Thursday, August 27, 2015
Abdul Aziz Haqqani, a top leader of Pakistan-based dreaded Haqqani network, has been named as a ‘Specially Designated Global Terrorist’ by the United States for his involvement in planning and carrying out attacks against Afghanistan.
Following his inclusion in the ‘Specially Designated Global Terrorist’ list, Aziz Haqqani comes under the ambit of U.S. sanctions, which prohibits any U.S. national from maintaining any relationship with him and seizure of all his assets, if any, in the U.S.
Aziz Haqqani assumed the leadership role of the al-Qaeda-linked Haqqani network after the death of his brother Badruddin Haqqani.
In August last year, the U.S. had announced a reward of up to $5 million for information leading to the location of Aziz Haqqani.
Network’s senior member
Aziz Haqqani is a senior member of the Haqqani Network and brother of Haqqani Network leader Sirajuddin Haqqani.
Aziz Haqqani is a senior member of the Haqqani Network and brother of Haqqani Network leader Sirajuddin Haqqani.
For several years, he has been involved in planning and carrying out improvised explosive device (IED) attacks against Afghan government targets, and assumed responsibility for all major Haqqani network attacks after the death of his brother, Badruddin Haqqani, the State Department said.
The Department of State designated the Haqqani Network as a Foreign Terrorist Organisation in September 2012.
Attacks on U.S., Indian interests
The Haqqani Network has planned and carried out a number of significant kidnappings and attacks against U.S. interests in Afghanistan, as well as Afghan government and civilian targets.
The group is also blamed for several deadly attacks against Indian interests in Afghanistan including the 2008 bombing of the Indian mission in Kabul that killed 58 people.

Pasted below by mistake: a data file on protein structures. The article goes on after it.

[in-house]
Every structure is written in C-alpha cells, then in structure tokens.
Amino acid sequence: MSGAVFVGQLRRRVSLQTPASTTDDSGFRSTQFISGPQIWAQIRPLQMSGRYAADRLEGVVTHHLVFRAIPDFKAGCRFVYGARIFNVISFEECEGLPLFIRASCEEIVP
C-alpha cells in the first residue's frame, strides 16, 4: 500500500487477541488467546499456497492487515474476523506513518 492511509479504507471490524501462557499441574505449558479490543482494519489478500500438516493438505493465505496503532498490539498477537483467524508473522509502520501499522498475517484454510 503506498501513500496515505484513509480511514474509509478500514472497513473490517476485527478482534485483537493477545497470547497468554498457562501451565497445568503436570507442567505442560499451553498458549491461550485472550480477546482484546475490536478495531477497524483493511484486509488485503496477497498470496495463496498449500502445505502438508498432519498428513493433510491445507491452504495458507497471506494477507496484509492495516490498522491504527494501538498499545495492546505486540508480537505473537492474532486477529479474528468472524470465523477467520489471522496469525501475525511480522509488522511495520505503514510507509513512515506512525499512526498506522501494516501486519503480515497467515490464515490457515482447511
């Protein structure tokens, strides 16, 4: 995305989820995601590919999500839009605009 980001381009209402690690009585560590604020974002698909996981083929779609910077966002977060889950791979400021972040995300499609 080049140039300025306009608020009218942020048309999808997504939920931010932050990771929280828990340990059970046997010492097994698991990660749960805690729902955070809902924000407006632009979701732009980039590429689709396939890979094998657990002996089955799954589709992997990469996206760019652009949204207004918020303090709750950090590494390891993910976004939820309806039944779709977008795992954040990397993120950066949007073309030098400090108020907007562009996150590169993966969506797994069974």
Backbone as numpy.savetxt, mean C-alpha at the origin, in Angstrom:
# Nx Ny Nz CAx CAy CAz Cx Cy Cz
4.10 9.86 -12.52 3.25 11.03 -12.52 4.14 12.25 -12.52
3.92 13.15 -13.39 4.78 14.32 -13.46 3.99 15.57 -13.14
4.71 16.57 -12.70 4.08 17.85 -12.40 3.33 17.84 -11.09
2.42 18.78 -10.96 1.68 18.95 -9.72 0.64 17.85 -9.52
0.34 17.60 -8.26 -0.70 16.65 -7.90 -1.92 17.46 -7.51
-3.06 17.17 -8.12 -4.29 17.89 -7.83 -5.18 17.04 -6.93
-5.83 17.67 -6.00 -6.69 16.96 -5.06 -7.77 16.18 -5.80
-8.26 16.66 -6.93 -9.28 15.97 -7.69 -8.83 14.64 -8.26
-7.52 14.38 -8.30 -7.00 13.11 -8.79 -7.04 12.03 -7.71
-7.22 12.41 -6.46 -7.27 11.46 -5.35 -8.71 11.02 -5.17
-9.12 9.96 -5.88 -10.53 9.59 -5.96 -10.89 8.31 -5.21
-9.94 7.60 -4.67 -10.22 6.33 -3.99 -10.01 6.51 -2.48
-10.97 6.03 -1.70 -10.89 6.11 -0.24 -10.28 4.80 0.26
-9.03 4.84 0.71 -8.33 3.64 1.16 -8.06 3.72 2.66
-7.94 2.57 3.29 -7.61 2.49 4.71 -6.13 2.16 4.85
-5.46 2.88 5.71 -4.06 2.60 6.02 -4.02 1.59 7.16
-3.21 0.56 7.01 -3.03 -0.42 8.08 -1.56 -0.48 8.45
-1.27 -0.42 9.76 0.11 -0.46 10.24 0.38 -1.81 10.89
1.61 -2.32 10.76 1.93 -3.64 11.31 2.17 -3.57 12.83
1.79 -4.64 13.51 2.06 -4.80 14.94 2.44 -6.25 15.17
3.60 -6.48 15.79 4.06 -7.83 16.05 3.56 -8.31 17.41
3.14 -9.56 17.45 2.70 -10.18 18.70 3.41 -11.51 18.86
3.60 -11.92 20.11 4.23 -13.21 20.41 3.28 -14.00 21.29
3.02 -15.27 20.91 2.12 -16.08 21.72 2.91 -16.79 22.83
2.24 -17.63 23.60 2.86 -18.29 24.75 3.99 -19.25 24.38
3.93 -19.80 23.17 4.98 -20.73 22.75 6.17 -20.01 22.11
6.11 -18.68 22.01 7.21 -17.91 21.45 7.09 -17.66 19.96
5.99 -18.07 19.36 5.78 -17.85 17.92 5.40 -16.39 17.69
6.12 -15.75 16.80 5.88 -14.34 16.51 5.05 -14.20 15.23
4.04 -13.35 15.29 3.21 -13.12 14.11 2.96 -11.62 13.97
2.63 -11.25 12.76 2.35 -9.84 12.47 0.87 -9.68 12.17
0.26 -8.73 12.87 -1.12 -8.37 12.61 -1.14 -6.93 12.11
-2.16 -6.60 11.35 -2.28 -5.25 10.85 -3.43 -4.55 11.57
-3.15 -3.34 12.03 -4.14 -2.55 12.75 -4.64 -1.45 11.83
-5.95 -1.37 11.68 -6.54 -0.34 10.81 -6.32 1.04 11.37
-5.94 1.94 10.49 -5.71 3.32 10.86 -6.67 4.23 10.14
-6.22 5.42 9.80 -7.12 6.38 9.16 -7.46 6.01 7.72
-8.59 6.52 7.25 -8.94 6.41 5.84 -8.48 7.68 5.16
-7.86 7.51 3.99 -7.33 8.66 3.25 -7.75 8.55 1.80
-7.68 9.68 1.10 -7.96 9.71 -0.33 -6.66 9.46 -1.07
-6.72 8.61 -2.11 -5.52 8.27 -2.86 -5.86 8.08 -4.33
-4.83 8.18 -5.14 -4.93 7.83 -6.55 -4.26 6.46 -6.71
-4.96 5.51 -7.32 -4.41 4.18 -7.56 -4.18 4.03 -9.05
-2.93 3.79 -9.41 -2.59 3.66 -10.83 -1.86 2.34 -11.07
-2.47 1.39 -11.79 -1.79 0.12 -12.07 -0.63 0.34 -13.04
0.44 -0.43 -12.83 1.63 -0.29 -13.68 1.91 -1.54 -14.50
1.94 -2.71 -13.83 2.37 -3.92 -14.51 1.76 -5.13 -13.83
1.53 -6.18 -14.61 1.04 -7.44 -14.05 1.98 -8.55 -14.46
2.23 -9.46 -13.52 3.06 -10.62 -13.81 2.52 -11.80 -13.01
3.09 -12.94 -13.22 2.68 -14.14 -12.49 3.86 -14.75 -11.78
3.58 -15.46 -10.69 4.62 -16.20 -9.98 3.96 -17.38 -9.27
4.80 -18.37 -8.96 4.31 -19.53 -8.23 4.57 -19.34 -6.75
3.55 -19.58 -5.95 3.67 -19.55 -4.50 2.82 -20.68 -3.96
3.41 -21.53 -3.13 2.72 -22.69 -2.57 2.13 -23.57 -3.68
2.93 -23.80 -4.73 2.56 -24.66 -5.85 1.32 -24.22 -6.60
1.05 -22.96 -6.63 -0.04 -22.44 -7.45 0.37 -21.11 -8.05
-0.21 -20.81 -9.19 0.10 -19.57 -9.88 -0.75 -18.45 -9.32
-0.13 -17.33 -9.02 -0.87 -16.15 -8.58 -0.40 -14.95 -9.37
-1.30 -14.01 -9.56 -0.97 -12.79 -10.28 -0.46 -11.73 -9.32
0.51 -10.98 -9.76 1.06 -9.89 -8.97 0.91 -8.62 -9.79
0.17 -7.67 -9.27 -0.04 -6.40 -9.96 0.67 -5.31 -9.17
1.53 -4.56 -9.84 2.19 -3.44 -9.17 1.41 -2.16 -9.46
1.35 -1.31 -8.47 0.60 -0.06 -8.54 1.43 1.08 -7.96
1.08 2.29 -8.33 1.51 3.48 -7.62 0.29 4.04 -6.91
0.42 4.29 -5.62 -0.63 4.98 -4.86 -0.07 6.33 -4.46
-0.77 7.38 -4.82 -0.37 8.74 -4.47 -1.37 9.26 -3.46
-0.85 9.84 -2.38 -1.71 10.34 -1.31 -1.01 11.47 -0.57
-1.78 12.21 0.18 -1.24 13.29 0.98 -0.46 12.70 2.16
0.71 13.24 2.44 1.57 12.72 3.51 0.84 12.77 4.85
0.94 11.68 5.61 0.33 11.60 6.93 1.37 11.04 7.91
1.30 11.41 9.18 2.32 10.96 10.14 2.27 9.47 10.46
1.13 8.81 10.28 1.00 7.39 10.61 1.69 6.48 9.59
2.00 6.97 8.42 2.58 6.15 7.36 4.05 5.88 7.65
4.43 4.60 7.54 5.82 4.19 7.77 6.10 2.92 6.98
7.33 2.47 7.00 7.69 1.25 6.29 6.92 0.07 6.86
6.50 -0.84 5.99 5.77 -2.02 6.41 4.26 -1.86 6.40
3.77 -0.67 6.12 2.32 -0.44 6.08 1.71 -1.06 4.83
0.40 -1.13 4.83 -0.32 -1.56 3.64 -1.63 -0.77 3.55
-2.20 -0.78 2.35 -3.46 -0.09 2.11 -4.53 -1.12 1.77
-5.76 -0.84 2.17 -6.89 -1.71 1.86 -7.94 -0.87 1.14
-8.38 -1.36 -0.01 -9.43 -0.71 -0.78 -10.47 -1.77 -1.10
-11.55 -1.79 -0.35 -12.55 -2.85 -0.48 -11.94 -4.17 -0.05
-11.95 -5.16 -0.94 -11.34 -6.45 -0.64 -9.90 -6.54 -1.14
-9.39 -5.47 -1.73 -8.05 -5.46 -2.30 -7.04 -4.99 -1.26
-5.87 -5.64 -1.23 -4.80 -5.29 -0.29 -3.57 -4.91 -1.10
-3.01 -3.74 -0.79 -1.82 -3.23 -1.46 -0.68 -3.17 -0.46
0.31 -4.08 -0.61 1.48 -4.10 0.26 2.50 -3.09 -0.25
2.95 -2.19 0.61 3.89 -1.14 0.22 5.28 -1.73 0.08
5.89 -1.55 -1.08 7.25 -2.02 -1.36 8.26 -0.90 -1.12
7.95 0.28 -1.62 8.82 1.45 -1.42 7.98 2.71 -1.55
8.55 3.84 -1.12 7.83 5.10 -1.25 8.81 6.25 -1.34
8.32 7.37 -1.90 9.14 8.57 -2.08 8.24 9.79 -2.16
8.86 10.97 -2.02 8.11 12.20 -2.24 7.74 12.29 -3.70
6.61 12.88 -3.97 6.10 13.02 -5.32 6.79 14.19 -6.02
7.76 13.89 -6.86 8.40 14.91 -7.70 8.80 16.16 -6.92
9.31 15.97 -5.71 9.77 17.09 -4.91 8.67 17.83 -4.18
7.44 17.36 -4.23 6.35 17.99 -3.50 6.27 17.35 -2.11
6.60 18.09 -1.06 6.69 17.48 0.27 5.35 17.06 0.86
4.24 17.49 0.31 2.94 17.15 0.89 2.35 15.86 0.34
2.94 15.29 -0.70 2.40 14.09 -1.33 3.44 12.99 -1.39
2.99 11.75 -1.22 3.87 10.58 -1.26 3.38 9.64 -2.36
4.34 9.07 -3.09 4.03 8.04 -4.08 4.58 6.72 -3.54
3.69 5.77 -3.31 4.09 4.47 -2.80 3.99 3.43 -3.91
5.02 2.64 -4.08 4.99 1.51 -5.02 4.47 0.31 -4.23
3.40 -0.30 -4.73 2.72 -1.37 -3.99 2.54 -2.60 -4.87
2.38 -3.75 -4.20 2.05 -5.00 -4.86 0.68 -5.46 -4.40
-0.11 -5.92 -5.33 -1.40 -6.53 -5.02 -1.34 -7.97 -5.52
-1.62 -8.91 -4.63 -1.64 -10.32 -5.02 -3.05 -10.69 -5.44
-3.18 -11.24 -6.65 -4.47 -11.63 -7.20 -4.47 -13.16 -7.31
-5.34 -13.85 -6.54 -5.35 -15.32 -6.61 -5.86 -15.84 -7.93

In June this year, Afghanistan’s intelligence agency has arrested a group of Haqqani network militants who plotted terror attack from Pakistan on a popular guest house here that killed 14 people, including four Indians.
The terrorists had attacked the guest house thinking Indian Ambassador Amar Sinha was present in the compound.
By Shivam Vij
Both India and Pakistan say they won the 1965 war they fought against each other. The truth of the matter is, however, both sides actually lost the war, writes Shivam Vij.
India will celebrate the 50th anniversary of its 1965 war with Pakistan from August 28 to September 22. (Pictured above: Indian soldiers patrol the Line of Control). A lot of nationalism will be on display, including a “carnival.” India and Pakistan both claim to have won that war. for its part, Pakistan celebrates September 6 as Defense of Pakistan Day.
Here is what happened in 1965. Pakistan launched a secret mission to send 30,000 armed men into Indian-administered Kashmir so as to incite an insurgency and liberate Kashmir from India. This was known as Operation Gibraltar. By the time Indian forces realized this had happened, the fighters had reached the outskirts of Srinagar, the capital of Kashmir.
As the Indian military offensive seemed to gain success, the Indian Army captured the Haji Pir pass inside Pakistan-administered Kashmir. To counter this, the Pakistani Army launched an attack in Akhnoor in Jammu. Suffering losses here, India called its air force. The escalation of the war here made India open a front in Wagah in Punjab - to the surprise of the Pakistanis. The Pakistanis repelled this attack well. Eventually, the international community forced a ceasefire and the two countries signed an agreement in Tashkent, whereby both returned to pre-1965 territorial positions.
Since the Indian attack across Wagah threatened Lahore and Sialkot, Pakistanis say the Indians lost the war and Pakistan won. Since Pakistan's plan to liberate Kashmir failed, and the year ended with Pakistan getting not a single inch of new territory, the Indians say they won.
Independent historians, however, are clear that it was a military stalemate and neither side won. Not every match has a winner or a loser, some end in a draw. It is perhaps apt that both India and Pakistan say they won this war, showing up each other's nationalism for what it is.
India's own official history of the war, published only two years ago, is scathing in its review of how poorly the Indian army and air force performed. The Indian armed forces are now rewriting the history to show that it was a clear victory. Pakistan does not even pretend that it provoked the war by trying to liberate Kashmir.